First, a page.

In the event that there is a lack of comparison as between points of the harness under test and points of the known harness in the form of the data stored in RAM 12, the MPU 15 is caused to jump to an error display subroutine. For example, assuming that the harness under test indicates a continuity between two points, while the associated address in RAM 12 indicates an open circuit between these points, the display, at the left-handmost numeric LED 39 displays the alphabetic letter "S", indicating a short circuit condition, while the sets of numeric LED's 37 and 38 display the two points which are shorted to one another. Obviously, in the reverse case where an electrical connection between two points is called for and an open circuit has been detected, the left-hand numeric LED 39 will display the letter "O", while sets 37 and 38 of the numeric LED's will indicate the points between which the open circuit has been detected.
As was mentioned hereinabove, for a system capable of scanning 1,024 points, the entire scan is completed in 1.3 seconds.
System 10 may be operated in a MONITOR mode to aid in the assembly of multiconductor harnesses. The mode selection switch 22 is moved to the MONITOR position and a scan is performed. As was mentioned hereinabove, and also as is described in detail in copending application Ser. No. 968,820, the switch means is designed to vector the system to the first program step where the MPU 15 searches for the status of the mode select switch 22 and upon determining which mode has been selected, jumps to the appropriate program subroutine. In this case, the subroutine in ROM 11 selected by MPU 15 performs a test of the points, as the harness is being assembled, for purposes of comparing the results of the test against data representing the known good harness which data is stored in RAM 12. The MONITOR subroutine however, is somewhat different from the TEST subroutine in that open circuit conditions are ignored, for obvious reasons. In the event that an incorrect wiring connection is made by the assembler, the short circuit indication is indicated by energizing internal speaker 43 to sound an audible tone. This scheme provides the assembler with an immediate indication of the erroneous connection, the numeric LED's providing an indication of the incorrectly connected points.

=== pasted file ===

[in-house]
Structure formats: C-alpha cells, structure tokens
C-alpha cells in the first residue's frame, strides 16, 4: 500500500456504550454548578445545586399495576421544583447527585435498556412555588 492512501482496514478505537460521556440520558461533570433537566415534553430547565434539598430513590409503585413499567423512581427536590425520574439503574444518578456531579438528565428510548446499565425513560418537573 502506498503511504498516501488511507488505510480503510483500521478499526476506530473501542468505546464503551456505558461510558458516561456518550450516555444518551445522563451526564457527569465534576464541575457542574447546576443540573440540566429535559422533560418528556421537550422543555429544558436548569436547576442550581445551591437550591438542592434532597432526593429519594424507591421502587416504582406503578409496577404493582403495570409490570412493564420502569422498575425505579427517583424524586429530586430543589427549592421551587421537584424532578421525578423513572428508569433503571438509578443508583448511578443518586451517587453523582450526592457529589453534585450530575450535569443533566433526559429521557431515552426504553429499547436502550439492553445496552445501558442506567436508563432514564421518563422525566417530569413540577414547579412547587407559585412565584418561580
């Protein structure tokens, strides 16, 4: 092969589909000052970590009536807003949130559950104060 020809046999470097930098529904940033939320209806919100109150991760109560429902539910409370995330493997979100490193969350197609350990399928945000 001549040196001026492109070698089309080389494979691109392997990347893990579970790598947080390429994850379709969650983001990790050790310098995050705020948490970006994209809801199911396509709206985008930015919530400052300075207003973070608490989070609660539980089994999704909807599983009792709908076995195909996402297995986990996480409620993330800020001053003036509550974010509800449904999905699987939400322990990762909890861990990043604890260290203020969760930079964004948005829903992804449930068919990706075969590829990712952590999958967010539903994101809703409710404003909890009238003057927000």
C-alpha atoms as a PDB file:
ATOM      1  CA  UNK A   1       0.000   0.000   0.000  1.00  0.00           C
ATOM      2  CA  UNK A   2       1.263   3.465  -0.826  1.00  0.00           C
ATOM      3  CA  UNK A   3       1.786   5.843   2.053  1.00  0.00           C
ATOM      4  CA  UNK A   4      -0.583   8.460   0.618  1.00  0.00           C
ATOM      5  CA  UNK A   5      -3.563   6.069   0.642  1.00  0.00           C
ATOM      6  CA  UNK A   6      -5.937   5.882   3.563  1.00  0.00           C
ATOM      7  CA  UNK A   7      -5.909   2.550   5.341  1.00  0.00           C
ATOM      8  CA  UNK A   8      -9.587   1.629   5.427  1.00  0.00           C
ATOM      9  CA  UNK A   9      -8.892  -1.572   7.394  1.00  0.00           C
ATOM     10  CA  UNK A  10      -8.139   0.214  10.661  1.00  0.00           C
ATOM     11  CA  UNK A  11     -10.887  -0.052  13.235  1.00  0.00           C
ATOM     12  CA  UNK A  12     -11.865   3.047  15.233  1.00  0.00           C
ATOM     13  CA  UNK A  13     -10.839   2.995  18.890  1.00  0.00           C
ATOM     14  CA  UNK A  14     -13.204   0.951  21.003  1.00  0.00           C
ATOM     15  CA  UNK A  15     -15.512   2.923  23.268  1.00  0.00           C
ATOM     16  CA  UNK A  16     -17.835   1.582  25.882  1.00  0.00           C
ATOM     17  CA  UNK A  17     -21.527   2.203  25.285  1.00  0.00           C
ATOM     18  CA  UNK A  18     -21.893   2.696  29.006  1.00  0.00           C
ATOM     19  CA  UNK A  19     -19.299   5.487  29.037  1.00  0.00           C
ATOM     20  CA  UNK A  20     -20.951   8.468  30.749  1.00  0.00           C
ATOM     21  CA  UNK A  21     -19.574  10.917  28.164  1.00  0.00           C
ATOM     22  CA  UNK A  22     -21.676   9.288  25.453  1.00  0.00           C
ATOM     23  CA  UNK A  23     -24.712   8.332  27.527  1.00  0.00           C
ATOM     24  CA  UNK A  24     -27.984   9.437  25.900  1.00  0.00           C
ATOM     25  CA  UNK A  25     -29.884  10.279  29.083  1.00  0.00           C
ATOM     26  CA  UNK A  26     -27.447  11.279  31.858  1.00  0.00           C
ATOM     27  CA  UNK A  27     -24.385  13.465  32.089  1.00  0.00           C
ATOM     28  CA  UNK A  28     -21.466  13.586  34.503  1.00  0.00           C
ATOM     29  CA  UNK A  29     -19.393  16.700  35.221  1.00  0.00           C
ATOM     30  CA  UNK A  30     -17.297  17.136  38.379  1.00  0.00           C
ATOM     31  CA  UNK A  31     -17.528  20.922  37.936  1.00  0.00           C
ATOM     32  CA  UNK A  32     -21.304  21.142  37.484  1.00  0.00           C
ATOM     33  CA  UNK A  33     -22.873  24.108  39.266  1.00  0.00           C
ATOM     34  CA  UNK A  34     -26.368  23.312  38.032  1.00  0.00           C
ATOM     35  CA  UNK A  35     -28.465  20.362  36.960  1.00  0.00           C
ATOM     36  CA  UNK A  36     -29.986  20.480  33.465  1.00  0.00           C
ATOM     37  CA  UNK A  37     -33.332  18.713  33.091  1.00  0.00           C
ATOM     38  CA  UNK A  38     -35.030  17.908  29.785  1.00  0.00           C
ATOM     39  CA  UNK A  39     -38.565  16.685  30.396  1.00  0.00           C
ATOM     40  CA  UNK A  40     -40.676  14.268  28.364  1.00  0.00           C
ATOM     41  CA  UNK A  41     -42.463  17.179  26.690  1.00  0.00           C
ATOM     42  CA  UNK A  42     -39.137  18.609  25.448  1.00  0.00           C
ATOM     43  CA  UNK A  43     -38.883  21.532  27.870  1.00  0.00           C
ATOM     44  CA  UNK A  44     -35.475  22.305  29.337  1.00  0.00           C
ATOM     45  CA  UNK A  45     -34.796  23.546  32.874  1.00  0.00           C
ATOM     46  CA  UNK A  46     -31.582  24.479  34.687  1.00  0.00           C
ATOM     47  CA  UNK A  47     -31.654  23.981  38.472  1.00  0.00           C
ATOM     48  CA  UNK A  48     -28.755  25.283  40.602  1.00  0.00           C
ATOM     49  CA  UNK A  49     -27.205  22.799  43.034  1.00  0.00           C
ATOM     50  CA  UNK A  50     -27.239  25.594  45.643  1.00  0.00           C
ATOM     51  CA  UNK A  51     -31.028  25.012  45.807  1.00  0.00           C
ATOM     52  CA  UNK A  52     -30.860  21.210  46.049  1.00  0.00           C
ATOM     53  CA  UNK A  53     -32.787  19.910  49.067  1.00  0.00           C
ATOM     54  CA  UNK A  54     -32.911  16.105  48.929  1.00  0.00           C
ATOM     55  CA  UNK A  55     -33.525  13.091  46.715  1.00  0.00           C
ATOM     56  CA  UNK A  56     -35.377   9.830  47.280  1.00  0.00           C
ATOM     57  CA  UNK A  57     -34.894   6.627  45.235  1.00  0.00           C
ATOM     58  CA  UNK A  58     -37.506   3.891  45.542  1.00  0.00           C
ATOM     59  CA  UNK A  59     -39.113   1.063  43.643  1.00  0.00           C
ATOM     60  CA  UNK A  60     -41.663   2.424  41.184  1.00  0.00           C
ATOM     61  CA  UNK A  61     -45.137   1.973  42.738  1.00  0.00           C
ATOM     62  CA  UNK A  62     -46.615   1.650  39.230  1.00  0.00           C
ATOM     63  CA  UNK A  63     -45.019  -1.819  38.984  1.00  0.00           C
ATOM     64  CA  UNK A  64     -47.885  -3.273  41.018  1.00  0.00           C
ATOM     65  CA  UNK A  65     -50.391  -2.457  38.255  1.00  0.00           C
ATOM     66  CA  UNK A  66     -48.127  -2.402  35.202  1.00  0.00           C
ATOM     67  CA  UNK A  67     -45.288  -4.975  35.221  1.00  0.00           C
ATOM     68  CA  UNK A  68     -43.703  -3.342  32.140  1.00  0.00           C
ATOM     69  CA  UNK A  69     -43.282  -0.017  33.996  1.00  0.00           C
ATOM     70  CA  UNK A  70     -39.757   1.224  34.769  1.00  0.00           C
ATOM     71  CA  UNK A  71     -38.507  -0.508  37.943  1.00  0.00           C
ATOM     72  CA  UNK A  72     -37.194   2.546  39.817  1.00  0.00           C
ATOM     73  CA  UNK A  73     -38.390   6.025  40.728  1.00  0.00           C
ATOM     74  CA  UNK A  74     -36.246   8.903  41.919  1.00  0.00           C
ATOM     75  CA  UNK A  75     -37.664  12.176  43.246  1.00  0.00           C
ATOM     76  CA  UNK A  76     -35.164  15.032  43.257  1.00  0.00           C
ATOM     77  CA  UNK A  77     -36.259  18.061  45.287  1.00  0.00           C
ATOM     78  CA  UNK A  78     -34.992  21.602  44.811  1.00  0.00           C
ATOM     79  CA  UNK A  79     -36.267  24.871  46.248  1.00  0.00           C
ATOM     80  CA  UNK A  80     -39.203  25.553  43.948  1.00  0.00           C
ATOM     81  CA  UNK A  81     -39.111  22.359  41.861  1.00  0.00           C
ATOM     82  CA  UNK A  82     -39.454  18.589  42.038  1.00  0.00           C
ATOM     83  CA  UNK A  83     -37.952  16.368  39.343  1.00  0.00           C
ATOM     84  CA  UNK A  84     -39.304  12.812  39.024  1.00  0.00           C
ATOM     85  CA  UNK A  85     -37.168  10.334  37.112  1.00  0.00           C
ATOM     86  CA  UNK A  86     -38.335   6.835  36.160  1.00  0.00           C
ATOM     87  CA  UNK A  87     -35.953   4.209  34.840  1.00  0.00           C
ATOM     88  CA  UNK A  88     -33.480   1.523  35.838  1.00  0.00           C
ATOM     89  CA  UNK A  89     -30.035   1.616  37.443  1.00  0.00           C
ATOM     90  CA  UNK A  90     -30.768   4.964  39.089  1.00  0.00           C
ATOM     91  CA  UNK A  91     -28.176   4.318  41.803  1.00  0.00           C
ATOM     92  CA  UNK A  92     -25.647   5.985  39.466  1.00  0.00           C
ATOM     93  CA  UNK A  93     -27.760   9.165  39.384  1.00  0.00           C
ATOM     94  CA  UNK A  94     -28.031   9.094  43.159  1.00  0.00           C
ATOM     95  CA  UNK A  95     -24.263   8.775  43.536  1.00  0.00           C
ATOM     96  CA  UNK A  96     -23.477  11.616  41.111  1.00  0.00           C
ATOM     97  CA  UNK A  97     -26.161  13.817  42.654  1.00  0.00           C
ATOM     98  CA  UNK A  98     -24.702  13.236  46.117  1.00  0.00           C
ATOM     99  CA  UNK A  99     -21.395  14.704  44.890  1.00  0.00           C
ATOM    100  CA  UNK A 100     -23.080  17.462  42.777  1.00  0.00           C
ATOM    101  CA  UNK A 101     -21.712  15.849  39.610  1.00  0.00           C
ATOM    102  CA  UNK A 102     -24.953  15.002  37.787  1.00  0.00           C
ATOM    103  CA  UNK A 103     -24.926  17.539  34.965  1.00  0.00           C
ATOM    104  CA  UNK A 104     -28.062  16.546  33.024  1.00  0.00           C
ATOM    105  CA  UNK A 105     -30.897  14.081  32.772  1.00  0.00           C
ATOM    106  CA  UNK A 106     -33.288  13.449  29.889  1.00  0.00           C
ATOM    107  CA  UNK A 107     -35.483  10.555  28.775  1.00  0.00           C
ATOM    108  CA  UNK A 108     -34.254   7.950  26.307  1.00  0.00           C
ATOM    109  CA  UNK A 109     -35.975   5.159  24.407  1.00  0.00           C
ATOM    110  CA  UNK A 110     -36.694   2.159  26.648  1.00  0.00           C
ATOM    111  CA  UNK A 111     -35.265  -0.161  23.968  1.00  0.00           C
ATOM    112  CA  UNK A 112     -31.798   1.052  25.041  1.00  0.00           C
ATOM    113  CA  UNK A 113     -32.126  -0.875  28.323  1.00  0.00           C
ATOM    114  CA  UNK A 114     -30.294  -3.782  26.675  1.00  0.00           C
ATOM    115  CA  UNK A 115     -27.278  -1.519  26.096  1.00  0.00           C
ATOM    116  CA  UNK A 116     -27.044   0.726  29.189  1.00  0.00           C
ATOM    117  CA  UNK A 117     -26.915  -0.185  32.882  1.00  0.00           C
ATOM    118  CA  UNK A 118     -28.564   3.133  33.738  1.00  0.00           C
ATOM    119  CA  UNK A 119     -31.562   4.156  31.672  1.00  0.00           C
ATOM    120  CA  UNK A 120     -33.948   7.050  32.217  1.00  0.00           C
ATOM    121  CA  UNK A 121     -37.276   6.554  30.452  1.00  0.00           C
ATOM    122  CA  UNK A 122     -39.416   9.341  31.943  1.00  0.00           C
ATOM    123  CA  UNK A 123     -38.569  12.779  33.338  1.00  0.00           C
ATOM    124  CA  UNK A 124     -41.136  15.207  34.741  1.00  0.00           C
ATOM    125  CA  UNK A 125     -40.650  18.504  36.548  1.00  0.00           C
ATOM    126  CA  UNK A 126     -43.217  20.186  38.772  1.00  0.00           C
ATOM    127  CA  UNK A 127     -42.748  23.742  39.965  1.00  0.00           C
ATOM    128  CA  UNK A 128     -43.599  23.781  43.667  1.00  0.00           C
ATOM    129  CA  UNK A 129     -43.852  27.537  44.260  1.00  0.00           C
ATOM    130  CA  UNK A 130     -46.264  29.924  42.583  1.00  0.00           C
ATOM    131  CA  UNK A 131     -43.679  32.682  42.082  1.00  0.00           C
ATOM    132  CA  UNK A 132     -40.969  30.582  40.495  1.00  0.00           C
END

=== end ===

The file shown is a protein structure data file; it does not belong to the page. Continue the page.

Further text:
The assembler may then take immediate action to correct the improper wiring connection, whereupon the correction of the erroneous short circuit condition allows the monitor mode to continue.
The system is also capable of testing for momentary or spurious short circuit conditions by allowing the MONITOR subroutine to recycle itself on a repetitive basis. Thus, if a momentary or spurious connection is detected, the display will occur. Once the spurious connection is removed, the test will be immediately reinitiated and, upon completion, will again be immediately recycled over and over again to test for the possible reoccurrence of the spurious condition.
As was mentioned hereinabove, there are eight modules M1-M8. A detailed description of the circuitry provided on each module will now be given. Considering FIG. 2, there is shown therein the logical circuitry provided in one such module, it being understood that the remaining modules are substantially identical in both design and function. In addition to the circuitry shown in FIG. 2, it should also be understood that an A scanner and a B scanner are incorporated in each module M. The A and B scanners and the decoders for addressing the A and B scanners are substantially identical to those shown in FIG. 4d of the aforementioned copending application Ser. No. 968,820, except that, in the present invention, the V+ signal is applied to the switch arm 24a of the B scanner, and the continuity detector is coupled to the switch arm 23a of the A scanner.